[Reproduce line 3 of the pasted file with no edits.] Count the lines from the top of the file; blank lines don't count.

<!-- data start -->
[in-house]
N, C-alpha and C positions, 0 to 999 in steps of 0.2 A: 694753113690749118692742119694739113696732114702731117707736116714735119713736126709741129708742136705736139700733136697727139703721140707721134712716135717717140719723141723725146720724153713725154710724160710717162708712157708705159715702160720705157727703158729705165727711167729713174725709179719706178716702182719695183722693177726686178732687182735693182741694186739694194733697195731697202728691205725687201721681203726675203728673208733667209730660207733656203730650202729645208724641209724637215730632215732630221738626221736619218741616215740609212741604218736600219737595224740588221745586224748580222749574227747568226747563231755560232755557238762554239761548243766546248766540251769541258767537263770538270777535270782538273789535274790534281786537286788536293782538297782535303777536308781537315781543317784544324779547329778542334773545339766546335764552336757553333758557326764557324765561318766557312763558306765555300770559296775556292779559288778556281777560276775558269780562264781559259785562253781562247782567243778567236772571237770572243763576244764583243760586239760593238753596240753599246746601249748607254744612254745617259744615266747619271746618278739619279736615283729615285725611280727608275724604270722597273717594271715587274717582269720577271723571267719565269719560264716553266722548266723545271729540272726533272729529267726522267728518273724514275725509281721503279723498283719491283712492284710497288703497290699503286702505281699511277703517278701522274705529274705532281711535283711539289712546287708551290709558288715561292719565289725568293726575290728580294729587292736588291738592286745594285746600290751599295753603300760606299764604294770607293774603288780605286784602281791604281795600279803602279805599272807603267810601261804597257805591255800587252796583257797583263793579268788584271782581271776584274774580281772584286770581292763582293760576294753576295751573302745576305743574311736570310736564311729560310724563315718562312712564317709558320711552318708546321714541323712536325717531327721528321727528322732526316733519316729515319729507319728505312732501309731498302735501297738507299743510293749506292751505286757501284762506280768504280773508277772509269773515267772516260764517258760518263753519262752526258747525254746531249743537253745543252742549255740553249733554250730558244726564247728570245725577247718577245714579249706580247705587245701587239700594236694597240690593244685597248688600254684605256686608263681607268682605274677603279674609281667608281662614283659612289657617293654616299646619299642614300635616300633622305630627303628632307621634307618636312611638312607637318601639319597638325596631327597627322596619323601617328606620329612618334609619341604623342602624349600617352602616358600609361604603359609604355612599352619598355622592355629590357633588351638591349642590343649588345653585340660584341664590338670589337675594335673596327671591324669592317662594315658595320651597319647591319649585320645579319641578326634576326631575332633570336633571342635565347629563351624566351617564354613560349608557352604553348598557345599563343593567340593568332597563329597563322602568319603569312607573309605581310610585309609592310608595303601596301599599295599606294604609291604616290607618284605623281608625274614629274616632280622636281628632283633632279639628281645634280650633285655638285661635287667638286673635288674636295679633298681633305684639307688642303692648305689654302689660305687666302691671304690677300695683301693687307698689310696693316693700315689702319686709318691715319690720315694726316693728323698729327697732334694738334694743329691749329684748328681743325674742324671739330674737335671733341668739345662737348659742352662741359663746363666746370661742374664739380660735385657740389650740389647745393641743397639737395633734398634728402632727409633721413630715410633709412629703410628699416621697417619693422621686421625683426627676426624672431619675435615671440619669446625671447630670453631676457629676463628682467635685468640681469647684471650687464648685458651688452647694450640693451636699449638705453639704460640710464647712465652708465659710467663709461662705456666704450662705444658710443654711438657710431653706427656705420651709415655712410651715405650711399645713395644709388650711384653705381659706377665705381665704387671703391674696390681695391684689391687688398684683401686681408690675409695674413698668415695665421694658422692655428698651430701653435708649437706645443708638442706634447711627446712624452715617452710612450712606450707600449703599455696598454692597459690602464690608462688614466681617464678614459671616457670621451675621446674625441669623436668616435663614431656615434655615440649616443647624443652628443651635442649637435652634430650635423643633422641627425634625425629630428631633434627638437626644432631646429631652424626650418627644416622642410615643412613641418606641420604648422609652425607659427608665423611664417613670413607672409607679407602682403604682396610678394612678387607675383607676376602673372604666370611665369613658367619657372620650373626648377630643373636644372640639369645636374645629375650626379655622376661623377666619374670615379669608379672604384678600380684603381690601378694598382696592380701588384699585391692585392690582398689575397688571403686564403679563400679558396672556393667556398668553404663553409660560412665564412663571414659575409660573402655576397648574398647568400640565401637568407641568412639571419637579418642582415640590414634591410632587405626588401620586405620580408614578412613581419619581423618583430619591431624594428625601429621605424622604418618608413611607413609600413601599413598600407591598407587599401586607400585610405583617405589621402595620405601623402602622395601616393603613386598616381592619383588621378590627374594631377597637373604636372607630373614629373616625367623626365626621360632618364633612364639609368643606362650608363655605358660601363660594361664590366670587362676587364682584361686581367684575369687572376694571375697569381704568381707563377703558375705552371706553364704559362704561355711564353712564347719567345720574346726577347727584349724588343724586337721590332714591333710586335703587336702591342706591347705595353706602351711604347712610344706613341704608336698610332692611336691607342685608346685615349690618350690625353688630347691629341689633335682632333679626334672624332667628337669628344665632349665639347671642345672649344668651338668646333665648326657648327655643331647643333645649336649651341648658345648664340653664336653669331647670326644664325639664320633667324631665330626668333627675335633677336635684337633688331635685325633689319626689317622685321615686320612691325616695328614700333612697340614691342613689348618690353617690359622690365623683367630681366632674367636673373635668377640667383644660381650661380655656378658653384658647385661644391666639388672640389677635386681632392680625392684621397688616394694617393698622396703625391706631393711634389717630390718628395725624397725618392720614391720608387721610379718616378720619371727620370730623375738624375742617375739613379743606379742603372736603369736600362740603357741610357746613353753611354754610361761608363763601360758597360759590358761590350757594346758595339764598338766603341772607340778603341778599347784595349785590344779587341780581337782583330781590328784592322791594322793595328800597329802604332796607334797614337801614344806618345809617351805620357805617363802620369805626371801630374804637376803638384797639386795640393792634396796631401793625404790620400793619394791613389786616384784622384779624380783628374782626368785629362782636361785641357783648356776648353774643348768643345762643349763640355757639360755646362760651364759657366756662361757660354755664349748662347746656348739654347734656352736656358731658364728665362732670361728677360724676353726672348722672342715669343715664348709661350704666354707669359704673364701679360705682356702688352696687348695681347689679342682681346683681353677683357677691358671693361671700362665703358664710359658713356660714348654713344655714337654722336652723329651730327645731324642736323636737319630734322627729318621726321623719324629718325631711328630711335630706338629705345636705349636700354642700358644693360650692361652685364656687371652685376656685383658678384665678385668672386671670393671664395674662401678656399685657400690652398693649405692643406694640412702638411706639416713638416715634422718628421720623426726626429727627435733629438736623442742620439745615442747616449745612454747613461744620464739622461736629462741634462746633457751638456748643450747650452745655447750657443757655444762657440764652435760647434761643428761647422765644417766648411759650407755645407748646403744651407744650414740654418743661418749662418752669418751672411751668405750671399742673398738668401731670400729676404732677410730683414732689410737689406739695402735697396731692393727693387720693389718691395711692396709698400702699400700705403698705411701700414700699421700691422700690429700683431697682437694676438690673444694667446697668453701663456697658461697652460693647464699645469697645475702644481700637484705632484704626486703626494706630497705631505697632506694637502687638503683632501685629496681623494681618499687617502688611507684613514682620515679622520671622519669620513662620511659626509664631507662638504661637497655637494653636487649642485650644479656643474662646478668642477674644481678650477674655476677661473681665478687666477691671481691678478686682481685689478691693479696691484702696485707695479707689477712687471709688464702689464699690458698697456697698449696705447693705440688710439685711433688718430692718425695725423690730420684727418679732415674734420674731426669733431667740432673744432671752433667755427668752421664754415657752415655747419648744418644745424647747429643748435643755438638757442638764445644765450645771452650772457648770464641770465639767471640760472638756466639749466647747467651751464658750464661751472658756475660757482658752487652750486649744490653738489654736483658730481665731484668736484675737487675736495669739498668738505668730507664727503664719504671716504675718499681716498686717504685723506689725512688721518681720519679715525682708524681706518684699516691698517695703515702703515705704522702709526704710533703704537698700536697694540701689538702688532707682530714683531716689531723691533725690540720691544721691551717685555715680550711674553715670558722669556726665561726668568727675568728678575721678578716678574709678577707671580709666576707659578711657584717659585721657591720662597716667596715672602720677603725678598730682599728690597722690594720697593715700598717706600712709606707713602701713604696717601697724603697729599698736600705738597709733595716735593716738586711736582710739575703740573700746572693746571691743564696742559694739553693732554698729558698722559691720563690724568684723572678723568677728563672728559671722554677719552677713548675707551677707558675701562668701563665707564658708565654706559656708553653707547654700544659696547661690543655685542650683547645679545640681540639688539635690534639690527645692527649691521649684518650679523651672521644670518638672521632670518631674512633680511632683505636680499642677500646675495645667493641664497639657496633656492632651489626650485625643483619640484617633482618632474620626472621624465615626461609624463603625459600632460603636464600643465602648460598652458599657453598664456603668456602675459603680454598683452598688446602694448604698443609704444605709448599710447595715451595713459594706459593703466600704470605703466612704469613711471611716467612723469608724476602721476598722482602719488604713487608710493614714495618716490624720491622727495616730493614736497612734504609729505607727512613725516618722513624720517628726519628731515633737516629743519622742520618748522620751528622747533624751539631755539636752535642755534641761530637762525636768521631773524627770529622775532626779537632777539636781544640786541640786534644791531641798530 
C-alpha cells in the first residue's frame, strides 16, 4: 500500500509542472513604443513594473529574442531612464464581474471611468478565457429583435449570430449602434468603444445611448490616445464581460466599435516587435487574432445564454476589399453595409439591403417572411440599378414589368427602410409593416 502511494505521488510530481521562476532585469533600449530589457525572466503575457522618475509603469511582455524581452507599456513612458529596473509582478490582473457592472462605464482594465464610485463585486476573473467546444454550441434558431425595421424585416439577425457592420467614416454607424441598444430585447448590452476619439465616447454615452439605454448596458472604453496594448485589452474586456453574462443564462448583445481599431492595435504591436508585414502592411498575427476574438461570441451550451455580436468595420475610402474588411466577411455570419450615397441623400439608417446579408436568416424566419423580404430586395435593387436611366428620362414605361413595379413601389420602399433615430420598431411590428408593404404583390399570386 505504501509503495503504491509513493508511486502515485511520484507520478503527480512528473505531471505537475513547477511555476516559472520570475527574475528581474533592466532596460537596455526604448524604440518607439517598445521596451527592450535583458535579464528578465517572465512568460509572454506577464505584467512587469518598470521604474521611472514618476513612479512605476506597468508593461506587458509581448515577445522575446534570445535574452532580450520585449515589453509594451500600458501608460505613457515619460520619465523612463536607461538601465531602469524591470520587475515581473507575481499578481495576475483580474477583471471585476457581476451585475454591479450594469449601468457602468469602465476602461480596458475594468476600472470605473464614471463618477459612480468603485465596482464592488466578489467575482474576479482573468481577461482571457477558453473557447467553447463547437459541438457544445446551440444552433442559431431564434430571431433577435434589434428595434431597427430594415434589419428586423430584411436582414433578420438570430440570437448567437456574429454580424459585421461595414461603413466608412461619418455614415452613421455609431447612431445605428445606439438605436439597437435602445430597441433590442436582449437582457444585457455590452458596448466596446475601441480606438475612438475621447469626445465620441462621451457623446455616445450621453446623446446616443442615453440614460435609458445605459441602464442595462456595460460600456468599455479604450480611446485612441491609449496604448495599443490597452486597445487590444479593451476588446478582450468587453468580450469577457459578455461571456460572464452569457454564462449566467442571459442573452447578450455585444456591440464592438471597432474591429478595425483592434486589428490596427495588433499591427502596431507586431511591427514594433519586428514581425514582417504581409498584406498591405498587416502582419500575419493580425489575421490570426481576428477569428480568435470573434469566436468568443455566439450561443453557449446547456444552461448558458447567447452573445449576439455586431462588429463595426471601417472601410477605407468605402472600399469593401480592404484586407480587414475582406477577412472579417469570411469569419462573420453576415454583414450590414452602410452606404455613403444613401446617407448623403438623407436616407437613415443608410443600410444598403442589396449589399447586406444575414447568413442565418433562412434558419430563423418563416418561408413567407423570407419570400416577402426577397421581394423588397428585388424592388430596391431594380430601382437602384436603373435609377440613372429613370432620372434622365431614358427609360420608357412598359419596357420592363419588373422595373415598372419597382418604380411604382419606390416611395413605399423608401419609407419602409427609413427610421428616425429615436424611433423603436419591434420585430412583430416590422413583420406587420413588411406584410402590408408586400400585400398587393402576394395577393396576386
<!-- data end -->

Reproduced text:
C-alpha cells in the first residue's frame, strides 16, 4: 500500500509542472513604443513594473529574442531612464464581474471611468478565457429583435449570430449602434468603444445611448490616445464581460466599435516587435487574432445564454476589399453595409439591403417572411440599378414589368427602410409593416 502511494505521488510530481521562476532585469533600449530589457525572466503575457522618475509603469511582455524581452507599456513612458529596473509582478490582473457592472462605464482594465464610485463585486476573473467546444454550441434558431425595421424585416439577425457592420467614416454607424441598444430585447448590452476619439465616447454615452439605454448596458472604453496594448485589452474586456453574462443564462448583445481599431492595435504591436508585414502592411498575427476574438461570441451550451455580436468595420475610402474588411466577411455570419450615397441623400439608417446579408436568416424566419423580404430586395435593387436611366428620362414605361413595379413601389420602399433615430420598431411590428408593404404583390399570386 505504501509503495503504491509513493508511486502515485511520484507520478503527480512528473505531471505537475513547477511555476516559472520570475527574475528581474533592466532596460537596455526604448524604440518607439517598445521596451527592450535583458535579464528578465517572465512568460509572454506577464505584467512587469518598470521604474521611472514618476513612479512605476506597468508593461506587458509581448515577445522575446534570445535574452532580450520585449515589453509594451500600458501608460505613457515619460520619465523612463536607461538601465531602469524591470520587475515581473507575481499578481495576475483580474477583471471585476457581476451585475454591479450594469449601468457602468469602465476602461480596458475594468476600472470605473464614471463618477459612480468603485465596482464592488466578489467575482474576479482573468481577461482571457477558453473557447467553447463547437459541438457544445446551440444552433442559431431564434430571431433577435434589434428595434431597427430594415434589419428586423430584411436582414433578420438570430440570437448567437456574429454580424459585421461595414461603413466608412461619418455614415452613421455609431447612431445605428445606439438605436439597437435602445430597441433590442436582449437582457444585457455590452458596448466596446475601441480606438475612438475621447469626445465620441462621451457623446455616445450621453446623446446616443442615453440614460435609458445605459441602464442595462456595460460600456468599455479604450480611446485612441491609449496604448495599443490597452486597445487590444479593451476588446478582450468587453468580450469577457459578455461571456460572464452569457454564462449566467442571459442573452447578450455585444456591440464592438471597432474591429478595425483592434486589428490596427495588433499591427502596431507586431511591427514594433519586428514581425514582417504581409498584406498591405498587416502582419500575419493580425489575421490570426481576428477569428480568435470573434469566436468568443455566439450561443453557449446547456444552461448558458447567447452573445449576439455586431462588429463595426471601417472601410477605407468605402472600399469593401480592404484586407480587414475582406477577412472579417469570411469569419462573420453576415454583414450590414452602410452606404455613403444613401446617407448623403438623407436616407437613415443608410443600410444598403442589396449589399447586406444575414447568413442565418433562412434558419430563423418563416418561408413567407423570407419570400416577402426577397421581394423588397428585388424592388430596391431594380430601382437602384436603373435609377440613372429613370432620372434622365431614358427609360420608357412598359419596357420592363419588373422595373415598372419597382418604380411604382419606390416611395413605399423608401419609407419602409427609413427610421428616425429615436424611433423603436419591434420585430412583430416590422413583420406587420413588411406584410402590408408586400400585400398587393402576394395577393396576386